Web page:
Orchid Flowers Wilting? Common Causes & Fixes

Many people choose to grow orchids mostly because of their truly fabulous and beautiful flowers – so when those flowers start wilting, it’s a problem. So, why are my orchid flowers wilting?

Wilted flowers can be caused by a few different problems, but some common ones include environmental changes, over-watering, pests, and the orchid’s natural flowering cycle.

In this article, we will go over the different causes and fixes you can quickly implement.

What Causes Wilted Flowers?

stevenbley, CC BY-NC-ND 2.0, via Flickr

So, if your orchid is looking a little bit droopy, what is the likely reason for the problem?

Well, there is more than one possible cause, so we’ll cover the most common ones.

Reason One: Temperature Change

Orchids do not like fluctuating temperatures, so if your orchid is somewhere that the temperature goes up and down a lot, it is much more likely to wilt.

These flowers have a preferred temperature range between 60 and 80°F and if the temperature rises above or drops below this range, it is much more likely that your orchid’s flowers will wilt.

The orchid is stressed, and so it puts its focus on the crucial parts of its being, such as its roots. Flowers, not essential to survival, get less attention and resources.

If you have to transport your orchid for any reason (when you purchase it, moving house, etc.), it is likely to suffer from temperature shock unless you are very careful. Even a warm car may not be as snug as your living room window, and if the change is noticeable, the orchid is likely to start wilting.

This can happen even in your home, of course. You might decide to move the flowering orchid from its windowsill to a spot in the center of your living room so you can better enjoy its blooms, but you need to check the area is suitable first.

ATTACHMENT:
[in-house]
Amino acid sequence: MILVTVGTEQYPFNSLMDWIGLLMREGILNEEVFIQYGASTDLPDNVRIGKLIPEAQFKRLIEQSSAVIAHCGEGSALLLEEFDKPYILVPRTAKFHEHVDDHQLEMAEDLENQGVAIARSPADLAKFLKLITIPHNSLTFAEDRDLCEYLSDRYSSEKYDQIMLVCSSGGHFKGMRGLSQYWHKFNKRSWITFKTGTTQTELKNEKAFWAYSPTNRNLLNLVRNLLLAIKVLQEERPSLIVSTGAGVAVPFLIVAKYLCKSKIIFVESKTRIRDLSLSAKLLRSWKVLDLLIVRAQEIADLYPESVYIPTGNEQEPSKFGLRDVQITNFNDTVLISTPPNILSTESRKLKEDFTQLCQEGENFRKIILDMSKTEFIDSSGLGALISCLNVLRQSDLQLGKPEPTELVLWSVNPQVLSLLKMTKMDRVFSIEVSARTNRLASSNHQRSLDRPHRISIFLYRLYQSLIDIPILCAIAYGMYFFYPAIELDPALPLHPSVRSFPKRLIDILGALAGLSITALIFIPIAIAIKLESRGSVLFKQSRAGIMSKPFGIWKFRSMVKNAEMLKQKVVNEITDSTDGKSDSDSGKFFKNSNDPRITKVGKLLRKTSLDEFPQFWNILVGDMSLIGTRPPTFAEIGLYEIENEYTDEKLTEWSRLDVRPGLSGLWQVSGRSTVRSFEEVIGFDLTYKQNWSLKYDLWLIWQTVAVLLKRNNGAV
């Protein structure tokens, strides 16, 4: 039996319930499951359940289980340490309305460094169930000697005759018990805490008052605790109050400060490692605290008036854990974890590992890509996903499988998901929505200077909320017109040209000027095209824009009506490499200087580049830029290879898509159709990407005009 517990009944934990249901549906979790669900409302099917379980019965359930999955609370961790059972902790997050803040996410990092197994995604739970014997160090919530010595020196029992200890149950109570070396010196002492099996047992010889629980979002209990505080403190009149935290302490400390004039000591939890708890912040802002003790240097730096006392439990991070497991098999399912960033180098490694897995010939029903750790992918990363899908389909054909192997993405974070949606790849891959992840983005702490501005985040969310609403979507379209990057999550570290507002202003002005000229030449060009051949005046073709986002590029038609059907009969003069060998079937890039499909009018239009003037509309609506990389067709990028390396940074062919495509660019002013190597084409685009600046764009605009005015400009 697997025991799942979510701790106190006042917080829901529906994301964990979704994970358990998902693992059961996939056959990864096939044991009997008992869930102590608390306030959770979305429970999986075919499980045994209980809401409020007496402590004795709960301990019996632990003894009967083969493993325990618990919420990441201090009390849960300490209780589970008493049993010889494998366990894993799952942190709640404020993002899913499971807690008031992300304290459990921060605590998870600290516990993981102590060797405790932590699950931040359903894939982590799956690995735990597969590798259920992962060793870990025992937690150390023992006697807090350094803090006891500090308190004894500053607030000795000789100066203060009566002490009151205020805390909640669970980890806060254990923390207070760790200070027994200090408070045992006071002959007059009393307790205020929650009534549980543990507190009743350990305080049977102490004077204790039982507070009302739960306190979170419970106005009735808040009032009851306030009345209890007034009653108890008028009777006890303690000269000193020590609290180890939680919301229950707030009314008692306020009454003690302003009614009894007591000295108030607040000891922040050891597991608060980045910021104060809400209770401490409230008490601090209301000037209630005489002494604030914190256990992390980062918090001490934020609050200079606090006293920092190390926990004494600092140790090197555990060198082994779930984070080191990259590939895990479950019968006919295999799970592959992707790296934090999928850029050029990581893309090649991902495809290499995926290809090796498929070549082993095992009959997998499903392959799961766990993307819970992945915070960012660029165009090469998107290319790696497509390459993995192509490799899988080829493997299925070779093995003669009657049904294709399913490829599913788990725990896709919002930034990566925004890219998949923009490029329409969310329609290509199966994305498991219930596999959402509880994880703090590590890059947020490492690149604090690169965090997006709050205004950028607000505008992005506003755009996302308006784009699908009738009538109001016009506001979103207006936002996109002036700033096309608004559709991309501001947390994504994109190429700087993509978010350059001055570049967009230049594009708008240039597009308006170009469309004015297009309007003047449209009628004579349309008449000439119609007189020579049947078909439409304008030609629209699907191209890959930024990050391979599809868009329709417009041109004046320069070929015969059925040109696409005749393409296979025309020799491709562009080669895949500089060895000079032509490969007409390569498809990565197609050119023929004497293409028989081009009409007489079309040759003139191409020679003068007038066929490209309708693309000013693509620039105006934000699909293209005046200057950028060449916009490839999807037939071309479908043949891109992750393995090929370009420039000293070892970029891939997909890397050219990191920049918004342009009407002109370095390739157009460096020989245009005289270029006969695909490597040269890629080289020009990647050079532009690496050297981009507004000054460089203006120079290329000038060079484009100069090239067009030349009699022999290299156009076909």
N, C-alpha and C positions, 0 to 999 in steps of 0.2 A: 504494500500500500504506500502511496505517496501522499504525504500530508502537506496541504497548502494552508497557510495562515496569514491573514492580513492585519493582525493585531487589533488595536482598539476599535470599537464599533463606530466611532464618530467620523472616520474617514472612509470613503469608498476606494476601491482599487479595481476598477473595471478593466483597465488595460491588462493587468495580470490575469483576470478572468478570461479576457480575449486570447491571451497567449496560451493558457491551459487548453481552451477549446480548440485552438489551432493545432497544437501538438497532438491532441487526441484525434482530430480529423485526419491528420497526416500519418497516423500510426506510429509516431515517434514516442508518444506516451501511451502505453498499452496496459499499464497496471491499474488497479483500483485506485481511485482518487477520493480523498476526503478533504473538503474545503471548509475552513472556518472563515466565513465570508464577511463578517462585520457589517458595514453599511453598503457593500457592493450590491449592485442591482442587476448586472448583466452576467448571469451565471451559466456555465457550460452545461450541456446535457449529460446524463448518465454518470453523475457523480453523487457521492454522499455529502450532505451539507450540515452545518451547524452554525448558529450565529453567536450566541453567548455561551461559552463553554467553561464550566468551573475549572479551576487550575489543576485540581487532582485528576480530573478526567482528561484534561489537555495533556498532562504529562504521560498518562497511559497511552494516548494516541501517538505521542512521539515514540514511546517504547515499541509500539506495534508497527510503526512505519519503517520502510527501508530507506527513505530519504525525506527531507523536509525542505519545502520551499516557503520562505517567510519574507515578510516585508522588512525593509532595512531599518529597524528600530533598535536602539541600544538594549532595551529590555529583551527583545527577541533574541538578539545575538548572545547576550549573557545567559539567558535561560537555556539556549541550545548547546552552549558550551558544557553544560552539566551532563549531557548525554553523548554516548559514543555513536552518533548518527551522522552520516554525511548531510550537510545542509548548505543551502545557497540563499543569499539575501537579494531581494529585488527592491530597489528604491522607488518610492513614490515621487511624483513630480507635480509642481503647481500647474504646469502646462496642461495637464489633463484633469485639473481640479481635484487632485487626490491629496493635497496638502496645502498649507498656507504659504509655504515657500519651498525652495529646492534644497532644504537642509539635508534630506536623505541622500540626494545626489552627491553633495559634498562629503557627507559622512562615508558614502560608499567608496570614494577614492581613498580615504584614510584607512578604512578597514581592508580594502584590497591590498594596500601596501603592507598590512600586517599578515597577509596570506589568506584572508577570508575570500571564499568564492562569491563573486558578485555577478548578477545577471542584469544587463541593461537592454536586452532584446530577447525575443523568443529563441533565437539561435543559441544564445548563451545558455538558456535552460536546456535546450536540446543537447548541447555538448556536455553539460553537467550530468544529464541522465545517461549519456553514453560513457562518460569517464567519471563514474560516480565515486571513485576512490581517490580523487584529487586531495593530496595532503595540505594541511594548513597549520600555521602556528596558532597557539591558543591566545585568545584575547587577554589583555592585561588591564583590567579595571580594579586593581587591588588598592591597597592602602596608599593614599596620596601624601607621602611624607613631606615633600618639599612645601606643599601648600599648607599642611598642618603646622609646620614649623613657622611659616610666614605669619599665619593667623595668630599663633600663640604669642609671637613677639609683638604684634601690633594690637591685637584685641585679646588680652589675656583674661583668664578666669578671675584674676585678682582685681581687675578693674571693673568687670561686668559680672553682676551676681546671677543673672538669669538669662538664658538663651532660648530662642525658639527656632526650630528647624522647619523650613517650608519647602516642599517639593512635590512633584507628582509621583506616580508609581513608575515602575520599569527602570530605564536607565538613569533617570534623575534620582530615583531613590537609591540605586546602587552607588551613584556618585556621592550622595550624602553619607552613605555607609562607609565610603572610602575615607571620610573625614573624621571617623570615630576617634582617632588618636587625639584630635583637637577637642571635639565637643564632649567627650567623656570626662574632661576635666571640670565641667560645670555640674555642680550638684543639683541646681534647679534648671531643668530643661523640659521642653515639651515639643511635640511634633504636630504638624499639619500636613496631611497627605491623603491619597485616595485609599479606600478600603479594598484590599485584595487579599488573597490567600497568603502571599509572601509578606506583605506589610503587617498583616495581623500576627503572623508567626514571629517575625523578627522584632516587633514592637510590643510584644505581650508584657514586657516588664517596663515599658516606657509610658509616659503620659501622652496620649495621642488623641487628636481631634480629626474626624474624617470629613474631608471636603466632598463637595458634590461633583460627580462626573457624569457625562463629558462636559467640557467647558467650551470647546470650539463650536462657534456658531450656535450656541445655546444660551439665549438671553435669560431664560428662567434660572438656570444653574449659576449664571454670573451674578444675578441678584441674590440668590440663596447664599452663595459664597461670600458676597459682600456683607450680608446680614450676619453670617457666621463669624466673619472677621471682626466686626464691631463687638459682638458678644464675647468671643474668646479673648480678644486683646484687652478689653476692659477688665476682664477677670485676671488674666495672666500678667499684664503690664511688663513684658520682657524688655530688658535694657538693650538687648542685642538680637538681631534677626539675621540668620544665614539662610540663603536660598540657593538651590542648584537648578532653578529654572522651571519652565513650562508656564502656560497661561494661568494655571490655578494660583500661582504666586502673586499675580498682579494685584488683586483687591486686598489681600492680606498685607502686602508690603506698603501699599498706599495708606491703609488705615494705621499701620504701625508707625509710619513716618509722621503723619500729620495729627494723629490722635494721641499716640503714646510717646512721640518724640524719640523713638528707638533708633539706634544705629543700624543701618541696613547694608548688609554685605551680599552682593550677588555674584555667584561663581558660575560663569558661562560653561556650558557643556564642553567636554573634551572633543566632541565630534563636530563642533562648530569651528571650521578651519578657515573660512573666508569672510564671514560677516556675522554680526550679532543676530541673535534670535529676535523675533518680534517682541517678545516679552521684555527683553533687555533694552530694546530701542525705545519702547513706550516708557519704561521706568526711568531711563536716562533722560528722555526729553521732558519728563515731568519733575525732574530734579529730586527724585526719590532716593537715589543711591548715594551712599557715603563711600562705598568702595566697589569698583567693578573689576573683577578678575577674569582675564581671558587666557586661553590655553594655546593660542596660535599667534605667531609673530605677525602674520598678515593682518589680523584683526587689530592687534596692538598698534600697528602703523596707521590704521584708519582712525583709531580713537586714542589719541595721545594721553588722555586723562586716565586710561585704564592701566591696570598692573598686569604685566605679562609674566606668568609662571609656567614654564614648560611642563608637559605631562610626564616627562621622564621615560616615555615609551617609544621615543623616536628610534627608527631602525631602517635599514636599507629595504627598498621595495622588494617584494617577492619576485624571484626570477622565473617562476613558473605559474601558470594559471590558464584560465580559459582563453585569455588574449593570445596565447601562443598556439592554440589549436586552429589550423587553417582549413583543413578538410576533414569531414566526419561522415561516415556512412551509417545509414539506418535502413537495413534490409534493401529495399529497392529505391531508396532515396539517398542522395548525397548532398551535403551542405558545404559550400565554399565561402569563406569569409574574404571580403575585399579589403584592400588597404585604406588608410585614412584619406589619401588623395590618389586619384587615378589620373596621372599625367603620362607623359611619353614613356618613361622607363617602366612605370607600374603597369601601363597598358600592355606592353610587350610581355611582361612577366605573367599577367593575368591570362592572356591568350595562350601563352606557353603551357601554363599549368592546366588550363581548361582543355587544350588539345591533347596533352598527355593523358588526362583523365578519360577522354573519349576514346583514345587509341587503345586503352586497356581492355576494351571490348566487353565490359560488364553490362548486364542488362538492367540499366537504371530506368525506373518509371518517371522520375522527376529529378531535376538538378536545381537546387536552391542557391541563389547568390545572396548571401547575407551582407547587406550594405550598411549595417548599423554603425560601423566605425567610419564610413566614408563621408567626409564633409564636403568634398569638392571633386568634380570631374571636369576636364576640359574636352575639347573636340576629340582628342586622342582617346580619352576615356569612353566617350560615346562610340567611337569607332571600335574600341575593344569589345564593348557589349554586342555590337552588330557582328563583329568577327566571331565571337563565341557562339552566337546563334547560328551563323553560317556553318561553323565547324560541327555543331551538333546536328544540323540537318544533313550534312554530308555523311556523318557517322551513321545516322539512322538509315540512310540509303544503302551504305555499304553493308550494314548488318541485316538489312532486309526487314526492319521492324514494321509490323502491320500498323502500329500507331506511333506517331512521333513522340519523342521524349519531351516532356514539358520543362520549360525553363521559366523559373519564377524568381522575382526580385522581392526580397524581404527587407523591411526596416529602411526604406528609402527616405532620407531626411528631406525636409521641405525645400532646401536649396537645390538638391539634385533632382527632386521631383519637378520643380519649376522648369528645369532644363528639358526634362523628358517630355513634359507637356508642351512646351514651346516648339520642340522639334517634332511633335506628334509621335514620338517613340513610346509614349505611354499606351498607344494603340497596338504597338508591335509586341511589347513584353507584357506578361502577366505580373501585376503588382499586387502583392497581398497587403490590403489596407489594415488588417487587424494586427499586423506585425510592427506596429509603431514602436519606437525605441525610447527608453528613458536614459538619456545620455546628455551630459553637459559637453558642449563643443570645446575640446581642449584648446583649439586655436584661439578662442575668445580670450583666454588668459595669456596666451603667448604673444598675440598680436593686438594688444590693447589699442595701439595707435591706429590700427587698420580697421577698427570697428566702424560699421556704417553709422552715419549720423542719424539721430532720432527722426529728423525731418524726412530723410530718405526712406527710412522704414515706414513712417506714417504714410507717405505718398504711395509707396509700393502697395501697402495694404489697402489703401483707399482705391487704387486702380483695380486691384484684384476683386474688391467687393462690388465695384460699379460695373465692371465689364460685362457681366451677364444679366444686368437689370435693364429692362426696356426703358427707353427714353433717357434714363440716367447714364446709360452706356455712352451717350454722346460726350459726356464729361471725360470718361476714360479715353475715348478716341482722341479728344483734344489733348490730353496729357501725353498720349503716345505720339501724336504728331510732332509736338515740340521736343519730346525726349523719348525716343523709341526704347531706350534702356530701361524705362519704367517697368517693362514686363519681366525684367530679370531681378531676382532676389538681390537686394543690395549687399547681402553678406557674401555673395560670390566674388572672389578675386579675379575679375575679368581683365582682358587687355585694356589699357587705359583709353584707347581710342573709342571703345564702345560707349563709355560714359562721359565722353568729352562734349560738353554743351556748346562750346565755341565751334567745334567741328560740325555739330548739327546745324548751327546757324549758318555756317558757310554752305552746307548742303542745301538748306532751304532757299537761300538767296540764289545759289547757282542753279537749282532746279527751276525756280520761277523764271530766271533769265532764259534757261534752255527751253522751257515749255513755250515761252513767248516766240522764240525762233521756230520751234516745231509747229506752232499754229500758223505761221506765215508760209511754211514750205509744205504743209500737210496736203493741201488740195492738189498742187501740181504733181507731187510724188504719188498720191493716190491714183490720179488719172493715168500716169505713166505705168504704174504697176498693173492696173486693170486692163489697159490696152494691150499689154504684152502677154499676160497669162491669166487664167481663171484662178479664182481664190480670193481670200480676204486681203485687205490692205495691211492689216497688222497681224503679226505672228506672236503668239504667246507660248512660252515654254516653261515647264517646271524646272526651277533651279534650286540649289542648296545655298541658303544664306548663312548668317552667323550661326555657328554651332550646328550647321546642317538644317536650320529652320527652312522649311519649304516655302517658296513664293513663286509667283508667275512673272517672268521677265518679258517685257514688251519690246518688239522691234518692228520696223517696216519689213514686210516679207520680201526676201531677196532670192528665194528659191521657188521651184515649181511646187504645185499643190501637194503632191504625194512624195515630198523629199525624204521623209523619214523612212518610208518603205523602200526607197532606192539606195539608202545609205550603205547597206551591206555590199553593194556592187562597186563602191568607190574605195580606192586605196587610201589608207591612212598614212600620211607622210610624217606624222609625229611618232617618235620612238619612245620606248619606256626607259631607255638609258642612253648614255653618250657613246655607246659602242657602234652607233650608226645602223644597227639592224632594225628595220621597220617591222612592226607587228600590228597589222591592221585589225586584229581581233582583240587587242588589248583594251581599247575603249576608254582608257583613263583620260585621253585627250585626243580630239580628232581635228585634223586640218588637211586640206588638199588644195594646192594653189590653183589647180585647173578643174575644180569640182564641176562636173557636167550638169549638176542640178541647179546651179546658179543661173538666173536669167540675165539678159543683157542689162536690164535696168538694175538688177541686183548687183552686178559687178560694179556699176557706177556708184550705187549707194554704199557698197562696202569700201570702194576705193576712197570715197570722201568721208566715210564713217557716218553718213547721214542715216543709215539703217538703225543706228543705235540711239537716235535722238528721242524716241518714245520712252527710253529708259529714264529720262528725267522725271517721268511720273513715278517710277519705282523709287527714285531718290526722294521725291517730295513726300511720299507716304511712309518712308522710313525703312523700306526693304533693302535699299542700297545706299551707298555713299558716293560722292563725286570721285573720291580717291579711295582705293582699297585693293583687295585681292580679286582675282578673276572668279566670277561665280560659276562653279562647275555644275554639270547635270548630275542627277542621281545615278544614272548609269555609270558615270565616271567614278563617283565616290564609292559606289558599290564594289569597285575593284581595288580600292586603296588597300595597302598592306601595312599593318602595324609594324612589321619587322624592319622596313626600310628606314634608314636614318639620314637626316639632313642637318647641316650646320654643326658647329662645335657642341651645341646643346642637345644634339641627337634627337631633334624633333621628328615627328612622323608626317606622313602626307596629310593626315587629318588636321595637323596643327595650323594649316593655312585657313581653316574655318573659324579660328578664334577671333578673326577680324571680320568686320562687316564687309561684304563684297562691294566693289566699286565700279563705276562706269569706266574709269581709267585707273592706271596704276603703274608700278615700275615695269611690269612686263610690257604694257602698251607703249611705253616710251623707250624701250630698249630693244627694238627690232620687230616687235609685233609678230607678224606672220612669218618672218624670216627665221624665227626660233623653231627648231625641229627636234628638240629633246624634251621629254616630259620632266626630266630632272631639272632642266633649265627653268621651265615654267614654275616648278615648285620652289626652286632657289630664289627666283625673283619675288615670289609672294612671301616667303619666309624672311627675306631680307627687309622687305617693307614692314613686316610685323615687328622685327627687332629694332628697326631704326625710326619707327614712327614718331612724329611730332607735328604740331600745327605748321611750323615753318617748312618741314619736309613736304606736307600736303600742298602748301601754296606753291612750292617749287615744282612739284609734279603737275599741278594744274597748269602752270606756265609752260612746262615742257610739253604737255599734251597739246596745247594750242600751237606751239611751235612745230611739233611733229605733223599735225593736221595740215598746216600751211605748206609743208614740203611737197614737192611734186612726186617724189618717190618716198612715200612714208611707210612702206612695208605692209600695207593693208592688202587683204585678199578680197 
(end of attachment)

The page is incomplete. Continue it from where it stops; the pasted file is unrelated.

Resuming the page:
If there is anything that would alter the temperature around your plant, you need to think about this before putting the plant there. For example, an open window could cause a chilly breeze, or a radiator or overhead vent might overheat the orchid.

Any of these things can cause wilting due to temperature stress.

Reason Two: Poor Watering Routine

One of the commonest causes of wilting is lack of water – or, frustratingly, too much water. If you don’t water your orchid correctly, you are very likely to see both its leaves and its flowers wilt quite quickly.

Unfortunately, orchids can be tricky to water correctly. They like to be soaked, but only briefly. In nature, where orchids usually grow on the branches of trees, rainwater runs straight off them and down toward the ground, so they are not accustomed to sitting in water.

You need to make sure that your orchid is planted in well-draining material so that this effect is replicated in your home. If you plant your orchid in heavy soil, or even just neat compost, it is likely to get over-watered.

Of course, you need to pair good drainage material with proper watering. You should only water your orchid when it is getting dry, and you need to check this by pressing your finger into the top surface of the growing medium to about an inch down.

If there is moisture there, the orchid doesn’t yet need watering, and you should wait until it has dried out before giving it another drink.

It is possible to under-water an orchid too, although this is less common than over-watering as orchids will hold water in their roots and don’t need to drink as often as some other plants. 

However, if you have recently neglected your orchid a bit, you may need to give it a good drink. Make sure you water it until the water runs out of the bottom of the pot, and then drain its saucer so it is not standing in water. This should keep it happy.

Reason Three: Pest Attack

If your plant is looking sick but you are sure you’re keeping up with all its needs, it’s important to check it for pests. An orchid can be troubled by many different kinds of pests, and you should learn the common ones and look out for them so you know when you need to rescue your plant.

Pests cause wilting because they usually steal the plant’s resources, and in particular, many drain sap from plants. This will leave the plants trying to produce more all the time, spending their energy and nutrients on regenerating lost sap.

So, what insects should you look out for in particular? It is a good idea to check your plant’s leaves regularly, both on top and on the undersides, as well as around any flower stalks as these are often tender places that insects like to bite.

On occasion, you may even end up with pests in the orchid bark that your orchid is growing inside.

Look out for aphids on your plant. These will excrete a sticky sap, so if you notice this on or around your orchid, the chances are that the plant has aphids or another sap-sucking bug on it.

You can get rid of aphids by washing your plant’s leaves with soapy water. Don’t make the soap too concentrated or you may damage the plant too.